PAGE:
The last Cal-Culator published in 2016 conveys good news: Atlanta’s residential real estate housing index has increased again by 0.2. The index now sits at 7.9 thanks to increases in construction spending, home sales and home prices, though inventory continues to hinder the nation’s growth.
Housing professionals now have another reason to celebrate this holiday season: existing home sales saw the highest annualized pace in nearly a decade, according to the National Association of Realtors. Total existing-home sales grew 2 percent month-over-month in October and 5.9 percent year-over-year. All major regions saw monthly and annual sales increases.
“October’s strong sales gain was widespread throughout the country and can be attributed to the release of the unrealized pent-up demand that held back many would-be buyers over the summer because of tight supply,” said NAR Chief Economist Lawrence Yun. “Buyers are having more success lately despite low inventory and prices that continue to swiftly rise above incomes.”
The median existing-home price for all housing types in the U.S. was up 6 percent to $219,000. The increase marks the 56th consecutive month of year-over-year gains, according to the NAR.
Despite the good news released by the NAR about many aspects of the housing industry, total housing inventory declined 0.5 percent in October and is now 4.3 percent lower than one year ago, marking 17 months of decline and a continual hindrance to the Atlanta housing industry.
Private residential construction spending increased by 1.6 percent between September and October and rose 5.7 percent year-to-date, according to the Associated General Contractors. Spending on multifamily residential construction increased by 2.8 percent for the month and 17.8 percent year-to-date, while single-family spending also climbed 2.8 percent for the month and rose 5.1 percent year-to-date.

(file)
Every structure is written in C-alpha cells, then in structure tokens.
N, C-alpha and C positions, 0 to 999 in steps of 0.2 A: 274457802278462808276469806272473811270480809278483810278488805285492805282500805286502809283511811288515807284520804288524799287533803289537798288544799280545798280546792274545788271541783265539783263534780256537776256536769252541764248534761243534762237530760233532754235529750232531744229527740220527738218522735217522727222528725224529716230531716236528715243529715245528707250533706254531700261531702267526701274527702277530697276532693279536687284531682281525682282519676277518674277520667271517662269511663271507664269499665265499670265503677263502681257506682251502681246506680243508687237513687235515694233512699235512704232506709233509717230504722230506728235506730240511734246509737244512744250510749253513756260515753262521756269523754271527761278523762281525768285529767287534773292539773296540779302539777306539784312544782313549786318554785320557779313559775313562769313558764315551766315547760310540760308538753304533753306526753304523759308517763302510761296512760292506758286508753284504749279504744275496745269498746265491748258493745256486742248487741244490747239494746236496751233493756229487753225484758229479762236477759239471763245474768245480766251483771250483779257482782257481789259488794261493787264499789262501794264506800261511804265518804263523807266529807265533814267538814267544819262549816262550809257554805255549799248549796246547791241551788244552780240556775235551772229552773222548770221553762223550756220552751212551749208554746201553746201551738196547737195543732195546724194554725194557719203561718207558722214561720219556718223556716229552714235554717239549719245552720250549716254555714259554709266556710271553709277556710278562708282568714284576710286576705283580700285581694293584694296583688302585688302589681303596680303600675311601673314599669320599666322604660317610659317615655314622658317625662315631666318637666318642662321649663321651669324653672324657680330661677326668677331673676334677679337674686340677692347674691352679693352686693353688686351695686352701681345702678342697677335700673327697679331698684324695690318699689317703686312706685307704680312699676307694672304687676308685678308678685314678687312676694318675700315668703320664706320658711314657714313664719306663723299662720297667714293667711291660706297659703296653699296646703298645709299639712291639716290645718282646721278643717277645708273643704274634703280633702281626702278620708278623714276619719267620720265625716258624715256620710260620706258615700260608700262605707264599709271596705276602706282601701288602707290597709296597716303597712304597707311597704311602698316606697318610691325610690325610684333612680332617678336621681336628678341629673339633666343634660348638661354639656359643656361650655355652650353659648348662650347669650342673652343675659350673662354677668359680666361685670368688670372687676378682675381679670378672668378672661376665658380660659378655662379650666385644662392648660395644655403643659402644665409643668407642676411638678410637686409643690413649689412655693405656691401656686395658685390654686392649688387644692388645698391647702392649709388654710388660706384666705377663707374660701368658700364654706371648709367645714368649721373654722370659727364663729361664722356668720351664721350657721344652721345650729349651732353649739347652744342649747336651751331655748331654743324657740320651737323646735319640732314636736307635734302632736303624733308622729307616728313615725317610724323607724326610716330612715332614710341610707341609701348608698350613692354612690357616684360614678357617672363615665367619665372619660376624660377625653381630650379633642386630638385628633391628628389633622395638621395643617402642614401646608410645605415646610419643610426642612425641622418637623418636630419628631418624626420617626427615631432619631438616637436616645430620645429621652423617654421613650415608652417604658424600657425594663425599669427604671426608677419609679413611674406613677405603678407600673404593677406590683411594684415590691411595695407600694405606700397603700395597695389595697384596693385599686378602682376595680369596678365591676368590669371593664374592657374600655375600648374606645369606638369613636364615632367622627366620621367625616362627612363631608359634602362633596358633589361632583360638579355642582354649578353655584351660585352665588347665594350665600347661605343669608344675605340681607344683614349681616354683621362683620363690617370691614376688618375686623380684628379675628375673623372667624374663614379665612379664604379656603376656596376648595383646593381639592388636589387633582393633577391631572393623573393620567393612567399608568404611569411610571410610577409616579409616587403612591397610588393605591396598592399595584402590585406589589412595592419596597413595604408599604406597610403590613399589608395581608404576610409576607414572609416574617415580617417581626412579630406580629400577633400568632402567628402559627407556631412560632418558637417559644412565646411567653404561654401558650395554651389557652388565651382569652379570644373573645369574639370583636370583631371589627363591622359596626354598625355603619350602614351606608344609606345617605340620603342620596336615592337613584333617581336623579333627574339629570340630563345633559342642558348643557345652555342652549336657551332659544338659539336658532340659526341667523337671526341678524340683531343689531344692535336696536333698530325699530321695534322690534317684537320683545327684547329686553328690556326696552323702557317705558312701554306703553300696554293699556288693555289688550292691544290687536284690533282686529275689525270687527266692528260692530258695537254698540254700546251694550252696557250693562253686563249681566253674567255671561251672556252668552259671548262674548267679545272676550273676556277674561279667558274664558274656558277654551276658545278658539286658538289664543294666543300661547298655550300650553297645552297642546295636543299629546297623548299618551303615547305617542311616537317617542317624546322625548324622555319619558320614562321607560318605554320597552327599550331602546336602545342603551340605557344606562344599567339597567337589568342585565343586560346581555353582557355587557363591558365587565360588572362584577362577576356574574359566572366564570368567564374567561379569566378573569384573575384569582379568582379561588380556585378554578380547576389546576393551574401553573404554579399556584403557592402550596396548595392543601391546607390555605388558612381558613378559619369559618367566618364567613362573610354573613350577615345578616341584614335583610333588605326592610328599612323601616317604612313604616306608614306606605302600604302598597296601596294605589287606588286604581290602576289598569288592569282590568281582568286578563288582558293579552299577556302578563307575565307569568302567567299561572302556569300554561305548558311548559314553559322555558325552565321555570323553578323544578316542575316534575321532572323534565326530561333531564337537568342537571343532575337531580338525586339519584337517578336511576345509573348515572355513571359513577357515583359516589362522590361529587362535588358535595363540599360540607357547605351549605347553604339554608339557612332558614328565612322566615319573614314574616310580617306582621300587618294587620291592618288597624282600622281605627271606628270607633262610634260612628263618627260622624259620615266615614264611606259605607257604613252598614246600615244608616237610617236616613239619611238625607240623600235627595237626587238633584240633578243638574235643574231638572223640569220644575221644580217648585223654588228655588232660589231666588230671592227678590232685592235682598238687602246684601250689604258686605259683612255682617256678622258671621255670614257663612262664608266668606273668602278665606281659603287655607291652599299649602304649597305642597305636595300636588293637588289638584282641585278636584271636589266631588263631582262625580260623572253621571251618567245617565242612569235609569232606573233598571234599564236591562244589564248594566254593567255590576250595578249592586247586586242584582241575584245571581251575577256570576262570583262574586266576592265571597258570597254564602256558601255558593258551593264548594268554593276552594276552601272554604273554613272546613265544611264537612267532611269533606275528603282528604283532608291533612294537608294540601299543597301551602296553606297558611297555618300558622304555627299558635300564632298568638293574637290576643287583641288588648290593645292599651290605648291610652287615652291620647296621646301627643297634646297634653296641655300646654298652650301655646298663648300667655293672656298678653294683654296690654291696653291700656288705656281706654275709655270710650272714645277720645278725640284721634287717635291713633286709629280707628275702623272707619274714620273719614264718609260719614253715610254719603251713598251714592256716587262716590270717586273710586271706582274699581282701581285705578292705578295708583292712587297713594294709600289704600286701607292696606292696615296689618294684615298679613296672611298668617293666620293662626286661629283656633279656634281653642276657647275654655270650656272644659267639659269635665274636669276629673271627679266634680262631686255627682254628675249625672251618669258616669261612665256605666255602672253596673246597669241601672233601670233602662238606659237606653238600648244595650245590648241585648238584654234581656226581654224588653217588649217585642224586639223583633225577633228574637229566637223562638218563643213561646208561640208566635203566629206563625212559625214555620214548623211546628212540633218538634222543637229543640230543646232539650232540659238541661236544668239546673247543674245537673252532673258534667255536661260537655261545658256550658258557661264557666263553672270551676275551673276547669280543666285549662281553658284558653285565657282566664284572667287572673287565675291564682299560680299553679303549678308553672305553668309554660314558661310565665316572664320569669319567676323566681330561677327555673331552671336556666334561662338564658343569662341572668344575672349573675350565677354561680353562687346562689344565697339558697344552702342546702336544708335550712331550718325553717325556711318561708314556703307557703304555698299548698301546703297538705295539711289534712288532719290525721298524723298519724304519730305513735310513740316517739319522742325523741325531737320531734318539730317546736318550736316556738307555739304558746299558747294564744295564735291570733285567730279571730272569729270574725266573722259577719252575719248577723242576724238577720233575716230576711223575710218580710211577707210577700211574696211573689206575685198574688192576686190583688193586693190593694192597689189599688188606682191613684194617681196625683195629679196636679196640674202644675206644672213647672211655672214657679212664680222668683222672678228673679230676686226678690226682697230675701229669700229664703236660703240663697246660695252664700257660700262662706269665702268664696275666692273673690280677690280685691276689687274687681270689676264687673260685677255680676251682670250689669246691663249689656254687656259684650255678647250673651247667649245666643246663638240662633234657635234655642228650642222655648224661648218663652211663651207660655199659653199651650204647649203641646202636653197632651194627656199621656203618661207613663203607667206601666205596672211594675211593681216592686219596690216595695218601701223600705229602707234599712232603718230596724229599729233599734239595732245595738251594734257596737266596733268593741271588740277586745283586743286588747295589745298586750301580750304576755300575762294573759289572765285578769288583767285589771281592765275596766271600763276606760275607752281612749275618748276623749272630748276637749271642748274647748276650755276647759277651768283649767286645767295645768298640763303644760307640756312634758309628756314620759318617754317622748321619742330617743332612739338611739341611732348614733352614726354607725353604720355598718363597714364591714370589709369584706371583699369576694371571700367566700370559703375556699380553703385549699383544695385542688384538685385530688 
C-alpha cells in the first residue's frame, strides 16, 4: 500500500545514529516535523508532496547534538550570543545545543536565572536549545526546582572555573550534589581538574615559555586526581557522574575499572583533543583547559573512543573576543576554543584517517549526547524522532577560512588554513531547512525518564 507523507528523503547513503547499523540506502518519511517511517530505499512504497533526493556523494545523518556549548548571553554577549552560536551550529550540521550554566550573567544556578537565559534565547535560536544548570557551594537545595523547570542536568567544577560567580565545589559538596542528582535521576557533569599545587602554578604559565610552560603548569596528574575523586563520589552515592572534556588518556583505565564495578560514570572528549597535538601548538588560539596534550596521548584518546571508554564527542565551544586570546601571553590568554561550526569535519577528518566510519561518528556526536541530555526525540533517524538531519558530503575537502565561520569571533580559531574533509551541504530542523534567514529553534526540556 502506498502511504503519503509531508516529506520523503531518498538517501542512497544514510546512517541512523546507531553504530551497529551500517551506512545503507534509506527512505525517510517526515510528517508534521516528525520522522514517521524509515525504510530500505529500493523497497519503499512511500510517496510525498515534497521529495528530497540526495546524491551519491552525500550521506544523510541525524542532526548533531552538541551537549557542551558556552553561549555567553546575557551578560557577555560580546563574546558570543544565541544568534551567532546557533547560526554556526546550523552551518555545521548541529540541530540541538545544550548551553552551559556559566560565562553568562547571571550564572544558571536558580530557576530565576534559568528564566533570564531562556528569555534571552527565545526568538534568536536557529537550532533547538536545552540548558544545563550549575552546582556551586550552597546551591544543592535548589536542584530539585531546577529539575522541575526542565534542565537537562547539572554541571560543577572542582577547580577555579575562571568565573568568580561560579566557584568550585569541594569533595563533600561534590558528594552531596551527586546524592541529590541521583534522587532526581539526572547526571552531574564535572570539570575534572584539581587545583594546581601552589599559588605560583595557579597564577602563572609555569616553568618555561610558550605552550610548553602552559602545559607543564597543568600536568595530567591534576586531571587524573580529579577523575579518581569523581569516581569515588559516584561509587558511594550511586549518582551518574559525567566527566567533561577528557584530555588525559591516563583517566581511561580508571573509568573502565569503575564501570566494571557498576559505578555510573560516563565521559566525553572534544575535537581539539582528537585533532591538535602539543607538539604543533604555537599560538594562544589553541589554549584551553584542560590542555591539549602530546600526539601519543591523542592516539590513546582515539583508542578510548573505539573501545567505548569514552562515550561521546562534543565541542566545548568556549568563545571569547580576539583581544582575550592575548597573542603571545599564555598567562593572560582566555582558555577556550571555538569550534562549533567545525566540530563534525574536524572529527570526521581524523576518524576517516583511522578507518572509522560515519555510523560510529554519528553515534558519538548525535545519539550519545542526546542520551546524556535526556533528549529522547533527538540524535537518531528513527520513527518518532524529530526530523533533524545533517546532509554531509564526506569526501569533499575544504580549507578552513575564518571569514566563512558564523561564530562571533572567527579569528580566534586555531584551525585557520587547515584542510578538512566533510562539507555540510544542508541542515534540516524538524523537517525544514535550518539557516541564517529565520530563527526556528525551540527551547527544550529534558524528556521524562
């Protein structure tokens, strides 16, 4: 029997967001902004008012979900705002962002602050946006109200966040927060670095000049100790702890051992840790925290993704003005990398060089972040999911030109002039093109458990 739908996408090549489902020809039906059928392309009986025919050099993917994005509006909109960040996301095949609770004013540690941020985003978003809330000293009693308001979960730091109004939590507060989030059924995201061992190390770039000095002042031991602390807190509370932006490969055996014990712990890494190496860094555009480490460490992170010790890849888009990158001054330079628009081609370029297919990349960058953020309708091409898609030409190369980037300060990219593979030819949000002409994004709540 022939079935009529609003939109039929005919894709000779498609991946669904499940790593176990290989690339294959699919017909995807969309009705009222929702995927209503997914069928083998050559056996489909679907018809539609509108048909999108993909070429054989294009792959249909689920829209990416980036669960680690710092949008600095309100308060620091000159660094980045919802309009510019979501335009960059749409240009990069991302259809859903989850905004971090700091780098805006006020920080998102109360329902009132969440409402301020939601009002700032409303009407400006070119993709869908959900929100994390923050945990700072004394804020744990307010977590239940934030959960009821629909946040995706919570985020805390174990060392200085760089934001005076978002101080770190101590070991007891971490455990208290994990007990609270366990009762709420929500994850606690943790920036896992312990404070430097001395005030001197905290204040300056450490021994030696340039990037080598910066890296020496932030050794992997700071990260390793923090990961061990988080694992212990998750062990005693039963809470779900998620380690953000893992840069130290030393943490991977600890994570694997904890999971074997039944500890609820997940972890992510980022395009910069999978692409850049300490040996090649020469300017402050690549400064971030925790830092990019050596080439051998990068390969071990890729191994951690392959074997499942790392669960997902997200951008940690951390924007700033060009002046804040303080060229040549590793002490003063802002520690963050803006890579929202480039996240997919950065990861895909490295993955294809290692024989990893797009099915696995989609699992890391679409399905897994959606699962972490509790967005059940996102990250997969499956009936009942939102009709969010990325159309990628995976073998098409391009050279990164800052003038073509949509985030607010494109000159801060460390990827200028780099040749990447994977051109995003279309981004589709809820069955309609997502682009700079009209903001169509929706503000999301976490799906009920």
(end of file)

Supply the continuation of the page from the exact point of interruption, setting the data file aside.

The AGC remains optimistic about the coming year, citing opportunities with the President-elect and new possible legislation.
“Reforming the tax code should encourage new private-sector investments in construction while less red tape and more reasonable health care costs will free up capital for contractors to hire more workers and acquire more equipment,” said Stephen E. Sandherr, the association’s chief executive officer. “The President-elect’s pro-growth agenda, combined with possible new investments in public infrastructure, could make 2017 a very good year for the construction industry.”
The NAR also conveyed optimism in regards to changes in the labor market and economy affecting the housing industry.
“The good news is that the tightening labor market is beginning to push up wages and the economy has lately shown signs of greater expansion. These two factors and low mortgage rates have kept buyer interest at an elevated level so far this fall,” said Yun.
The next Cal-Culator will be released on January 10 and will reflect December 2016 data as well as offer a glimpse into what we can expect in the housing industry for 2017.